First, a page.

Listen: Fed, Randy Woods And Bloomberg discussed on Bloomberg Politics, Policy and Power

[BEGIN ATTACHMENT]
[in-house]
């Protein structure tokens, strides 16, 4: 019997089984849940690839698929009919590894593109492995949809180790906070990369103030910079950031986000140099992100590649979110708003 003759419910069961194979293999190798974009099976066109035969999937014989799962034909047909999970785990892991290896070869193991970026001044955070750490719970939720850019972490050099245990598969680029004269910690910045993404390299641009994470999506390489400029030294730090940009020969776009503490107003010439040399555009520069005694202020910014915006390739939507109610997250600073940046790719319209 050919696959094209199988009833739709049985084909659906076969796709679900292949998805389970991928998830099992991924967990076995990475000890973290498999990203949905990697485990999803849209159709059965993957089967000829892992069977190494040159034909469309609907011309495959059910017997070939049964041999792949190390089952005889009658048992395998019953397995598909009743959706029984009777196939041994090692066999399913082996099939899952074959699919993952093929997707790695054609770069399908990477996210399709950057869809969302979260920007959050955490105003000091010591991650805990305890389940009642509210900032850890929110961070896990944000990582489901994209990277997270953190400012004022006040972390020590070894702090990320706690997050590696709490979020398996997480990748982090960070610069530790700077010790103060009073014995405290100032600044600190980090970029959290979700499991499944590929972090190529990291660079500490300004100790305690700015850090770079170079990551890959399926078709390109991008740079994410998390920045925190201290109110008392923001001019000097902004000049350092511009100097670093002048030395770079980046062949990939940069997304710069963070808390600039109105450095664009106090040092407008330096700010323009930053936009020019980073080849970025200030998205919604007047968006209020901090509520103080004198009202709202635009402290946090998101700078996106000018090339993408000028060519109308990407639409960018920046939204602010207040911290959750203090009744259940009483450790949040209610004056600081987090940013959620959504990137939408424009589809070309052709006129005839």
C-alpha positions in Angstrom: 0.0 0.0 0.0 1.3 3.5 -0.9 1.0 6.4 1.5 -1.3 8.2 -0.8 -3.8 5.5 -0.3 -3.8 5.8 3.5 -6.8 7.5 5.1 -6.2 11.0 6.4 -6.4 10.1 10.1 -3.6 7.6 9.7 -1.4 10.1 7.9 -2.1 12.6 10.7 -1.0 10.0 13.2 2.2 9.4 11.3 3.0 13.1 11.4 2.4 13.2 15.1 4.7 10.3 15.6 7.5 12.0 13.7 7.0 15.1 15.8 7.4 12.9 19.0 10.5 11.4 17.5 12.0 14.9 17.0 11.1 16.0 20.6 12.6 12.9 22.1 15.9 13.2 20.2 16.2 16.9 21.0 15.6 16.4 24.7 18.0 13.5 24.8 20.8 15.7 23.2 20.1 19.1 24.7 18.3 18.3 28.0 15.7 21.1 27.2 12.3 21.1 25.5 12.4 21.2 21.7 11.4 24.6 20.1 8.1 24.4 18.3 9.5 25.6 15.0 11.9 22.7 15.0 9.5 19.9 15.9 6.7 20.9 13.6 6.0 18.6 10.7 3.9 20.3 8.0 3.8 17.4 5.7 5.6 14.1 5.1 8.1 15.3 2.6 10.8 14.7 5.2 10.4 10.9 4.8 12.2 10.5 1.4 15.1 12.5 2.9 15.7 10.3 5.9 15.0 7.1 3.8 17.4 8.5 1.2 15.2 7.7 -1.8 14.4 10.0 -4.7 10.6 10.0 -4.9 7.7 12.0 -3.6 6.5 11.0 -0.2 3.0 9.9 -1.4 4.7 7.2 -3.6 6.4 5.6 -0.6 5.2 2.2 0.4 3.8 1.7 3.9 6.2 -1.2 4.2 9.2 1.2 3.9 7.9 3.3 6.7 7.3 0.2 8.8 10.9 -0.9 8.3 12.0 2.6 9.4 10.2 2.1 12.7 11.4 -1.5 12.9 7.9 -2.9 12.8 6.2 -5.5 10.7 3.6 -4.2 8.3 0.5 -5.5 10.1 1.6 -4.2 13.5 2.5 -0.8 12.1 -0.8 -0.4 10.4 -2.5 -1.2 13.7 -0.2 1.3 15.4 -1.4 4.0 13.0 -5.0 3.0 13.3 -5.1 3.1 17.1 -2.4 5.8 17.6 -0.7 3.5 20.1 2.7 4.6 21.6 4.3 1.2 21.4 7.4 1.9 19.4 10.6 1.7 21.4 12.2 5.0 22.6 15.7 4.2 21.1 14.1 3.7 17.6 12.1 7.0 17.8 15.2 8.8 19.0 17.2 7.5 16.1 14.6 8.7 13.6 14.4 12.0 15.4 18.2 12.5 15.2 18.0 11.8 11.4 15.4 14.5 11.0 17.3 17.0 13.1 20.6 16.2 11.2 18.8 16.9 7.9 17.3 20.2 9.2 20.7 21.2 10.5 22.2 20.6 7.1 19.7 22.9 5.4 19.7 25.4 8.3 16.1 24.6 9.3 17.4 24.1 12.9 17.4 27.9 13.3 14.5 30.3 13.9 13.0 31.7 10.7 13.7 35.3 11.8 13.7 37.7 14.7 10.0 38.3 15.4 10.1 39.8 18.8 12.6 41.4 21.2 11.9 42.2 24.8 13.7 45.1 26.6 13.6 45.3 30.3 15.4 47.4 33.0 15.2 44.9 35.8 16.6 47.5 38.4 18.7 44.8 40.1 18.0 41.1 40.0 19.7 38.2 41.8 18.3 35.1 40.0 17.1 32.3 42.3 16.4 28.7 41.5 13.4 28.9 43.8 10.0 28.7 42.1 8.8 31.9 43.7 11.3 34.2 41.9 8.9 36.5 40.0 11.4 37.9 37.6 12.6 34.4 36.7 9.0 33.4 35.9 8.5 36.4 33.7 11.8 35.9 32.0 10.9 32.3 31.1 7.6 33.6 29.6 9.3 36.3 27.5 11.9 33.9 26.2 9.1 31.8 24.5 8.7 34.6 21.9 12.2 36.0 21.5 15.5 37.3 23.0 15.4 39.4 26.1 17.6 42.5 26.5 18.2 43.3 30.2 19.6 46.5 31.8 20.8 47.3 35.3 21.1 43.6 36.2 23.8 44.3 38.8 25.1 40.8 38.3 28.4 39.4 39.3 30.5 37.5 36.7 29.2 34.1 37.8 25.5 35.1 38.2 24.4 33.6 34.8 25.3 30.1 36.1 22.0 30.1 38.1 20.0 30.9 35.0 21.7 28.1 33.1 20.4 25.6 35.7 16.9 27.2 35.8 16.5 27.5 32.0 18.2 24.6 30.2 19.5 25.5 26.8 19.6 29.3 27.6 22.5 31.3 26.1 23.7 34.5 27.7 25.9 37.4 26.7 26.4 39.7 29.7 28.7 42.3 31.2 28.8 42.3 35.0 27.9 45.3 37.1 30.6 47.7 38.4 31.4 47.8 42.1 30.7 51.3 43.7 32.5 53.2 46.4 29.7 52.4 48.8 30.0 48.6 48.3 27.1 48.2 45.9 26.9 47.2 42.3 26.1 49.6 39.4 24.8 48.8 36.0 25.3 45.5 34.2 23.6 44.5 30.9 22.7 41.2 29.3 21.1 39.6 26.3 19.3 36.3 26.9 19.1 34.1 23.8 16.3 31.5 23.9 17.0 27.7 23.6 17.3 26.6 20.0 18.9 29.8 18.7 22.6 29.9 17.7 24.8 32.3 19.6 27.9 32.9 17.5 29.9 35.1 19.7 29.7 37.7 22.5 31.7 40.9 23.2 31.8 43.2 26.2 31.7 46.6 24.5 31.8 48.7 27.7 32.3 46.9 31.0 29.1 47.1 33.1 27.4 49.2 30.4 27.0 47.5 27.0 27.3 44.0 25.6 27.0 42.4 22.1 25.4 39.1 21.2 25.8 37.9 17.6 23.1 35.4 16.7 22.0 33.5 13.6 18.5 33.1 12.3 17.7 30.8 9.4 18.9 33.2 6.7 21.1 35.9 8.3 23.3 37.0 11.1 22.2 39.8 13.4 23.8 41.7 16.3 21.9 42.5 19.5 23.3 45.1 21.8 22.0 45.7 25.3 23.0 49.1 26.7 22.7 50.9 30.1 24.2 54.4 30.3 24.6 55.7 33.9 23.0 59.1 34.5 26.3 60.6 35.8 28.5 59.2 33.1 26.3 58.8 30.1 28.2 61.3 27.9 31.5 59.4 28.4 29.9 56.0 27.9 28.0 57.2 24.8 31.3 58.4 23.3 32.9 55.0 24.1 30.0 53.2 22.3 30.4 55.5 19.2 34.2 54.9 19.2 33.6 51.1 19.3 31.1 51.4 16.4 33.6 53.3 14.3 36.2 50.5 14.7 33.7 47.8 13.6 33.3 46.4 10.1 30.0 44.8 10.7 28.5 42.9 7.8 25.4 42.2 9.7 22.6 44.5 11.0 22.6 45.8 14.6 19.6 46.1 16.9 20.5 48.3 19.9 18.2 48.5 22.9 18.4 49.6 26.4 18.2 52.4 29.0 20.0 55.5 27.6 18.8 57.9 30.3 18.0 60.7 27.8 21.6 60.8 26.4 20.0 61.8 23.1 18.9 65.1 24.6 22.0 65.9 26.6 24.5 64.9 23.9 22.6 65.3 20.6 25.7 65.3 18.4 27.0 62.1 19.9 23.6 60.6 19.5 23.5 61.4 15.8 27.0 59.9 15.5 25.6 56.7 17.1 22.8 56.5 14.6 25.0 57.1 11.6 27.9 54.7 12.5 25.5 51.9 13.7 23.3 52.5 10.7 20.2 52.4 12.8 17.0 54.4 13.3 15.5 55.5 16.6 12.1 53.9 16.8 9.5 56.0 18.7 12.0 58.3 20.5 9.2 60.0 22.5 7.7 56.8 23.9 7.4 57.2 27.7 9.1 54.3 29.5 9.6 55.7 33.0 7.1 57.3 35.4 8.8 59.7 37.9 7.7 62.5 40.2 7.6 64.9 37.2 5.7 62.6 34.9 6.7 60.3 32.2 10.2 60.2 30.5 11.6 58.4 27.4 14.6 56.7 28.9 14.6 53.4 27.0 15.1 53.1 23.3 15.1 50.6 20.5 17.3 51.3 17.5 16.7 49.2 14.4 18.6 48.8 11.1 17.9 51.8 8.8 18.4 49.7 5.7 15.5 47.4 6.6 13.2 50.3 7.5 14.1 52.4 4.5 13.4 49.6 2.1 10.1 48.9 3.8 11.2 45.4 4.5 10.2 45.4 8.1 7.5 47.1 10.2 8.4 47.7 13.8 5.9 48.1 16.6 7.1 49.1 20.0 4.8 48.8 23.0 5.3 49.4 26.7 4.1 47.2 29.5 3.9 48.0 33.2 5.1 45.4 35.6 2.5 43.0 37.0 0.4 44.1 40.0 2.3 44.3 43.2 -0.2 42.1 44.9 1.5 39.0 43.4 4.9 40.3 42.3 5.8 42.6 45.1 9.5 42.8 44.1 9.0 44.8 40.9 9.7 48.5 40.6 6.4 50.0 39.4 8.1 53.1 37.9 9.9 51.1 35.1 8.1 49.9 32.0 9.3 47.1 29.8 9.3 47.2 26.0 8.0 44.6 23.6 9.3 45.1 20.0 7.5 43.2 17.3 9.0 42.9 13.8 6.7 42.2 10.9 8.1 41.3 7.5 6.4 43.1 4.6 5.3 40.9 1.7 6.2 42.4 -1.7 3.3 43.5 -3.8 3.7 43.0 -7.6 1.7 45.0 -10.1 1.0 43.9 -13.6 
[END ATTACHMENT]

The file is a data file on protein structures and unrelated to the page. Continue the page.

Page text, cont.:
"Peter Barnes with Amy Morris, the Fed's vice chairman, Richard Clarita, made clear in an exclusive discussion on Bloomberg this week. But he remains concerned about falling short of the Fed's inflation target. We have a symmetric objective around two percents. Humor centers not meant to be a ceiling. We've operated below two percent. We could operate somewhat above two percent for more on that. We're joined now, by Randy woods. He's an economics editor at Bloomberg news. And Randy to be charitable the fed is reacting to incoming data to be blunt. The fed is doing a one eighty what's say you. That's right of the fed officials have struck a more dovish tone lately, most notably the chairman Jerome Powell last week, and we had a new York Federal Reserve Bank president John Williams, speak again. And he reiterated Powell saying that he's not that concerned about inflation pressures building too much in that he sees the economy's on a good path and is pretty happy with the gradual pace of interest rate hikes. Let's talk about what Mr. Williams said that about gradual rate hikes. He talked about how that is appropriate. How he sees them as being more gradual and more steady specifically asked by a reporter about Powell's comments last week. Saint did the market overall. Reactor's comments in pulling back the number of hikes expect next year to one and he his quotas. I think I think completely consistent with what chairman Powell said of his own view. So he he pretty much reiterated Powell's comments, and in confirmed, the market expectation that you shouldn't expect a lot of hiking next year. And other some market commentators are saying, hey, expect cuts in rates starting at twenty twenty. What about? At recession talk. And this is really just talked about hitting hitting the brakes. Well, I think John Williams would would would have something to say about that. He was very optimistic about the economy said is very strong to labor market's doing very well. So he did not give any indication that the fed is even considering cuts in twenty twenty. I think a lot of the market. Participants are looking at the yield curve in that some some maturity's of the yield curve have inverted as a sign that we could be headed towards a recession that this expansion could could experience you could be long in the tooth now. And that we could be headed for downturn in see cuts in twenty twenty. But nothing that the fed says is signaling that at least from what I've seen the echo roundup is out on the Bloomberg terminal. We have been going through it with a fine tooth comb it talks about how quantitative easing has worked. But with several asterisks explain. Right. So there's a lot of debate in the economic community about quantitative easing, and it's very important debate. Because it's an unconventional policy tool that the fed has not ruled out using again in the future, and because interest rates are so low in may remain low for the foreseeable future. It's very possible. They might have to rely on quantitative easing because they're now at two point two five percents on the rates if we hit a recession now, they can cut it down to zero. And then what do they do? Well, they start buying bonds. Like they did after the last recession. So the so yes, there a lot of people said that it did help can lower long-term interest rates. But there are people saying that it didn't have a dominant factor in loosening up monetary conditions may add a footnote to that one. Hello. We are quantitative type being now the fed is rolling off what fifty billion a month. Right. Randy. Balaji? And and that is part of the reason why market participants to STA tight conduct to connect all the dots. Here are looking ahead and why the N wild. And we're seeing some of this action and the yield curve and take it from there. Go ahead. That's right. And and so the fact that the argument that quantitative easing. Loosened monetary conditions. A lot of people are saying now that they're rolling back that policy, it should be tightening monetary conditions, and is questionable to what extent it's doing that. But, but there's no question that it is to some extent. And there's some people even the Treasury Secretary have floated the idea of instead of hiking rates. Why don't you just continue on with this rollback of the? The quantitative easing that you did and continued with that policy, and maybe even step it up more. Okay. Hashtag Barnes's for Clem here. I but. Peter, okay. And that's okay. Just to just to stay. Anyway, it just it's okay. If the fed Hello is data dependent just me just say that. Okay. That's right. All the fed speakers have been saying their data dependent. They don't see a uptick in inflation. Putting pressure on them. They see possibly going above two percent target, but not much. So the fed is really feeling very little pressure to step up the rate of rate hikes or to hike considerably in twenty nineteen. Randy, thank you. That's Bloomberg economics, editor Randy woods. You're listening to Bloomberg politics policy and power on Bloomberg radio coming up. The Trump administration is removing a key barrier to constructing new."